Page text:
Current Research On Dental Implants

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Raminderjeet Kaur Prof. Cheng BIOE 324 4/30/15 Current Research in Dental Implants Medicine and technology have been evolving for centuries. New practices, drugs, and therapies are constantly emerging to better adapt to the needs of the new era. One such development is the widespread use of dental implants. Gone are the days where civilizations would carve shells and implant them into the mandible. Dental implants have evolved from using allograft and xenograft to using ceramic material for osseointegration. [15] While ceramics provide superior osseointegration properties, new research is being conducted to improve the surface properties of implant materials to reduce the recovery time after implantation. [12] Coelho et al consider this…show more content…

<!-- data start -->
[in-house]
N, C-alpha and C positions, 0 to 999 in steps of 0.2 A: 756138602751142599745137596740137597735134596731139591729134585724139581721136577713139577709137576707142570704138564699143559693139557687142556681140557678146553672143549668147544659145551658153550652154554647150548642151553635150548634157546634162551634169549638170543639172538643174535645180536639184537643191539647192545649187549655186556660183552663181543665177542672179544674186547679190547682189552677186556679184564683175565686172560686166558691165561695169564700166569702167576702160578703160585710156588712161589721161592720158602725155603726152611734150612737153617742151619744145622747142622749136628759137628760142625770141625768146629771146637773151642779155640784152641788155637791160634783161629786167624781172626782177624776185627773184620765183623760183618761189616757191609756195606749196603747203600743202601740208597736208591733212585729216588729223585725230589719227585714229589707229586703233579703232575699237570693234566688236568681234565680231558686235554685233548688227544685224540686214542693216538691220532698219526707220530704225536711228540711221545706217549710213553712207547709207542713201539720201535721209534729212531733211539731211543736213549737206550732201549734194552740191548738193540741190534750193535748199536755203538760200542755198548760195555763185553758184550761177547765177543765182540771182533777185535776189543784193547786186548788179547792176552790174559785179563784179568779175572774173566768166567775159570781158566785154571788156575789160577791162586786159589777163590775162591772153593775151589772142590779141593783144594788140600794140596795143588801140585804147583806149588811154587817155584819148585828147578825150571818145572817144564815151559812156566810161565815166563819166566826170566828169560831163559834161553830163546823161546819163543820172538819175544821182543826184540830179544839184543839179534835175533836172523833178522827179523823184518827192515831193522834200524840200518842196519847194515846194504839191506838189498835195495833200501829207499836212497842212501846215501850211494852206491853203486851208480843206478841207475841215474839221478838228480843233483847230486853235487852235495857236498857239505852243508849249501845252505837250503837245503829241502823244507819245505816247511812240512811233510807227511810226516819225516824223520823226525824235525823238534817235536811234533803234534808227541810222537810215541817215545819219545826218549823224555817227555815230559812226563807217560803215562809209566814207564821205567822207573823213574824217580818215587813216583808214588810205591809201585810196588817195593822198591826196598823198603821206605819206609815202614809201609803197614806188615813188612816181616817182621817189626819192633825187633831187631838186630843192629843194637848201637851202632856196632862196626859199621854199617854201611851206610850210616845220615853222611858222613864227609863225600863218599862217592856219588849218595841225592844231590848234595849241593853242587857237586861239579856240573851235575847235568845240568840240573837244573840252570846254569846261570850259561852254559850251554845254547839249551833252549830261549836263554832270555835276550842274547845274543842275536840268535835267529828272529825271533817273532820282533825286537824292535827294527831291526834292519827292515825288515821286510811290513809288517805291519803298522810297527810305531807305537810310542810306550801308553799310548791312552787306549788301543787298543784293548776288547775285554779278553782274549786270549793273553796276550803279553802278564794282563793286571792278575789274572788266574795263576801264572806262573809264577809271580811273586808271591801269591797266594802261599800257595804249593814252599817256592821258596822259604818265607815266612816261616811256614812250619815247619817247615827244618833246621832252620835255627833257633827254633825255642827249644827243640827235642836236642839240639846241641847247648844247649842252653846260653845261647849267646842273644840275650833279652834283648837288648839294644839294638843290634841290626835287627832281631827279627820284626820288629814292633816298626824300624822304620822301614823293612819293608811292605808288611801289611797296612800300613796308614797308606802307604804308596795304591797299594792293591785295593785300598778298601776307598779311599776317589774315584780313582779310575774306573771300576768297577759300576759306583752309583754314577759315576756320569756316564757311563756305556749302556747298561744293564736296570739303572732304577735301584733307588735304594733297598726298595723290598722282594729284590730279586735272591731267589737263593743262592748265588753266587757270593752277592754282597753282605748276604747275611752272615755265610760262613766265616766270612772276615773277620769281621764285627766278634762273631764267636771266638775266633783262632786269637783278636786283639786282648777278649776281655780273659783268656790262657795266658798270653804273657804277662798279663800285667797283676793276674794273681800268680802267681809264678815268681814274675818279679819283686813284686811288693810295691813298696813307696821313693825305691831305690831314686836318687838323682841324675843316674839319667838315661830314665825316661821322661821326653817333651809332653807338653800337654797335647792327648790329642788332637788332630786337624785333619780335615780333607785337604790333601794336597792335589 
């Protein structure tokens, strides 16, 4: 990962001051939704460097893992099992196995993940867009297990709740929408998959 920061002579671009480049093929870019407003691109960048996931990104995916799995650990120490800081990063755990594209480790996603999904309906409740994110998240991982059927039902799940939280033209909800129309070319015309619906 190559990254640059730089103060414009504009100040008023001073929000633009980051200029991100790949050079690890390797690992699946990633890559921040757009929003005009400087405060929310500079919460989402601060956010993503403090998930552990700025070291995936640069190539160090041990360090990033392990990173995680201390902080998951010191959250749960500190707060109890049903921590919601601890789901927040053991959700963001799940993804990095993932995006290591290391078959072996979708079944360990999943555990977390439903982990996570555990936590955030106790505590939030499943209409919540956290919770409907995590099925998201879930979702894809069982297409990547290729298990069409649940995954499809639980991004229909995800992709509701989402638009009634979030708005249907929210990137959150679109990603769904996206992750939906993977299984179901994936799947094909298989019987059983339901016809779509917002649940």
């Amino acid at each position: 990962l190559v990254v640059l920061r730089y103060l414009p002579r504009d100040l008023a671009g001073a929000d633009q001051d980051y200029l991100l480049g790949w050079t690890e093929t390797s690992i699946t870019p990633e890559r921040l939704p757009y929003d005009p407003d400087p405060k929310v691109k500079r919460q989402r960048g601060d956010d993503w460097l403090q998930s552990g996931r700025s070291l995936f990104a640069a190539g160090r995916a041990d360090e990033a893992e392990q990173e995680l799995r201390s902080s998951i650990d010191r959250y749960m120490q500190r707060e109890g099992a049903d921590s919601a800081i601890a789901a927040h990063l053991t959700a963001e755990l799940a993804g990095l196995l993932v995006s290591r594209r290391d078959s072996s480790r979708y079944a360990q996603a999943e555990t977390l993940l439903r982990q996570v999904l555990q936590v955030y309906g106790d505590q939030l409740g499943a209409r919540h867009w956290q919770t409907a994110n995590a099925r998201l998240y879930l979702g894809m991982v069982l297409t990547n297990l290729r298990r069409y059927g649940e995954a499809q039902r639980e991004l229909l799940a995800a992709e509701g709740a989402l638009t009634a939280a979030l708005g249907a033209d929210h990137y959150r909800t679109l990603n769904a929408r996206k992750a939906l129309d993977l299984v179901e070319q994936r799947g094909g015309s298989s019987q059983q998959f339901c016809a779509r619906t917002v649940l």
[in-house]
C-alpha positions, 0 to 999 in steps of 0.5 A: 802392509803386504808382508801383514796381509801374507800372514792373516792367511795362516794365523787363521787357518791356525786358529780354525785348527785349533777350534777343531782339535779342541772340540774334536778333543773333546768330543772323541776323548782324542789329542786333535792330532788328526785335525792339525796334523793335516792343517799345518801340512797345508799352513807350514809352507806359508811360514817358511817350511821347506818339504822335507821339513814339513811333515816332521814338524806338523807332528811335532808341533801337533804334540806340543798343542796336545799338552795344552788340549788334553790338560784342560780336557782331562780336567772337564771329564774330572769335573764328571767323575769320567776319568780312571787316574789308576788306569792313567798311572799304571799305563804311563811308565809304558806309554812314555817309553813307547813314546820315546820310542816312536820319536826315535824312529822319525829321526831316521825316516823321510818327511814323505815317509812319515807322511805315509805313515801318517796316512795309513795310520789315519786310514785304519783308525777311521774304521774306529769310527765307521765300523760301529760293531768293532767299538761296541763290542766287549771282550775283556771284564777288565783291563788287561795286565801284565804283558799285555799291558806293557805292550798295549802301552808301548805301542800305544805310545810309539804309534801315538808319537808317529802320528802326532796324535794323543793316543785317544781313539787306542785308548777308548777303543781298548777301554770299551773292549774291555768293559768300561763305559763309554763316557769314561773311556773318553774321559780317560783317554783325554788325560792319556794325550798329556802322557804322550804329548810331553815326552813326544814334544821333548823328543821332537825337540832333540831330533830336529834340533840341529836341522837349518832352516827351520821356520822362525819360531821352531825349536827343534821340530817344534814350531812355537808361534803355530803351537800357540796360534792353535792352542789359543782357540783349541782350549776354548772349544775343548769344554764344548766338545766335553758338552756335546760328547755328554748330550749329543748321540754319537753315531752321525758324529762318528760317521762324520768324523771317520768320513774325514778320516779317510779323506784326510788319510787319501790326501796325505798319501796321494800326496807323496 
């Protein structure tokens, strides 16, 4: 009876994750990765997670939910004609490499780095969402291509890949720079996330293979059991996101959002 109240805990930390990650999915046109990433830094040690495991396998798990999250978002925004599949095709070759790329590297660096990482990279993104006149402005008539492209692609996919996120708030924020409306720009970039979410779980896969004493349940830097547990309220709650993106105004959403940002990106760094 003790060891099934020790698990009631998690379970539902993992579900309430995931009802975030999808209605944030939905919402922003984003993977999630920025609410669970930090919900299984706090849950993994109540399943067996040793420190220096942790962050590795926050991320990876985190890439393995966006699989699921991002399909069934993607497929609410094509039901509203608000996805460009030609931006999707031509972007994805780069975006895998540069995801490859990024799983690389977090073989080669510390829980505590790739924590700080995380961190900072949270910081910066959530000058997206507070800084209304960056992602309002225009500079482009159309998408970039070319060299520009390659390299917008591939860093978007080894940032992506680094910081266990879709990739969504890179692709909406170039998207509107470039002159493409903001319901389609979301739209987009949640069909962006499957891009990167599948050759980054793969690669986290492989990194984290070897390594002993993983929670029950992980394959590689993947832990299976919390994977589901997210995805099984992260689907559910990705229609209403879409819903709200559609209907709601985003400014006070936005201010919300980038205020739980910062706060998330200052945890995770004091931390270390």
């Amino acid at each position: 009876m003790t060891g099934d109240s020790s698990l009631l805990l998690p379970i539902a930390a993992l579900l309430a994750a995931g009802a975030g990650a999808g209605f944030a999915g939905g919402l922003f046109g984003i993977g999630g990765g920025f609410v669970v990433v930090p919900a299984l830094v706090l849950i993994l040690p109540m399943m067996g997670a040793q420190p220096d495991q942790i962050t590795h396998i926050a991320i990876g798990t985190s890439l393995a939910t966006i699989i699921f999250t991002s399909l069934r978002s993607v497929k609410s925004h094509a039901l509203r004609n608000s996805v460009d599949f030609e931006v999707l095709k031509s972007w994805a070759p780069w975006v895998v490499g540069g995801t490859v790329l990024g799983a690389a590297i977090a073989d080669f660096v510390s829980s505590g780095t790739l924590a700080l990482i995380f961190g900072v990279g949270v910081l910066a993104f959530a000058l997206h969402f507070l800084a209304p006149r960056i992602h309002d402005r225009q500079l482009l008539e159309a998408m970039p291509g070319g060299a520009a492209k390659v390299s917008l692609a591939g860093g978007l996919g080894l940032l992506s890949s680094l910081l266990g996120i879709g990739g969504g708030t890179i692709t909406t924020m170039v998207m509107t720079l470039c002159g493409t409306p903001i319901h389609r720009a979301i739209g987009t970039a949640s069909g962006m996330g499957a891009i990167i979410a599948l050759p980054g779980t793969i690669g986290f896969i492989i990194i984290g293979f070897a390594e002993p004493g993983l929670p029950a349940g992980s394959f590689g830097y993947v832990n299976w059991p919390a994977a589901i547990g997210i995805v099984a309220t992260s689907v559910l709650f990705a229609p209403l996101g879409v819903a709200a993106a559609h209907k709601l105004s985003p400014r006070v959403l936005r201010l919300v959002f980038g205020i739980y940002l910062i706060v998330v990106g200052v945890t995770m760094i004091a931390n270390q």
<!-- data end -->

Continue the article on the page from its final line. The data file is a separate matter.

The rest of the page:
[12] [14] To satisfy these ambitions, the authors speculated that alterations in both surgical and restorative procedures as well as implant design may affect the treatment short and long-term outcomes. They suspected that “implant design may have been rationalization driven by implant therapy protocol alteration toward diminishing the period allowed for bone healing after implant placement instead of being based on well-designed in vitro, laboratory in vivo and clinical research results.” [12] Limitations in previous designs have rarely been investigated, but surface modifications have been extensively in an attempt to increase the rate of bone healing and thereby allowing the early loading of dental implants. [14] The article claims there to be a “lack of hierarchical approach that has led to difficulties in isolating the topographic and chemical parameters that provide the optimum bone healing around the dental implants.” [12] It further recognized literature inconsistencies in respect to the mechanistic effect of surface modifications in short term and long term loading of implants. It calls for more accurate clinical studies to be performed that consider different implant surfaces. The authors further put clinicians in charge of interpreting in vitro, laboratory in vivo, and clinical study data for the effectiveness of new and improved materials. [12] Despite a well-formed and compelling argument, the authors fail to provide concrete data to support
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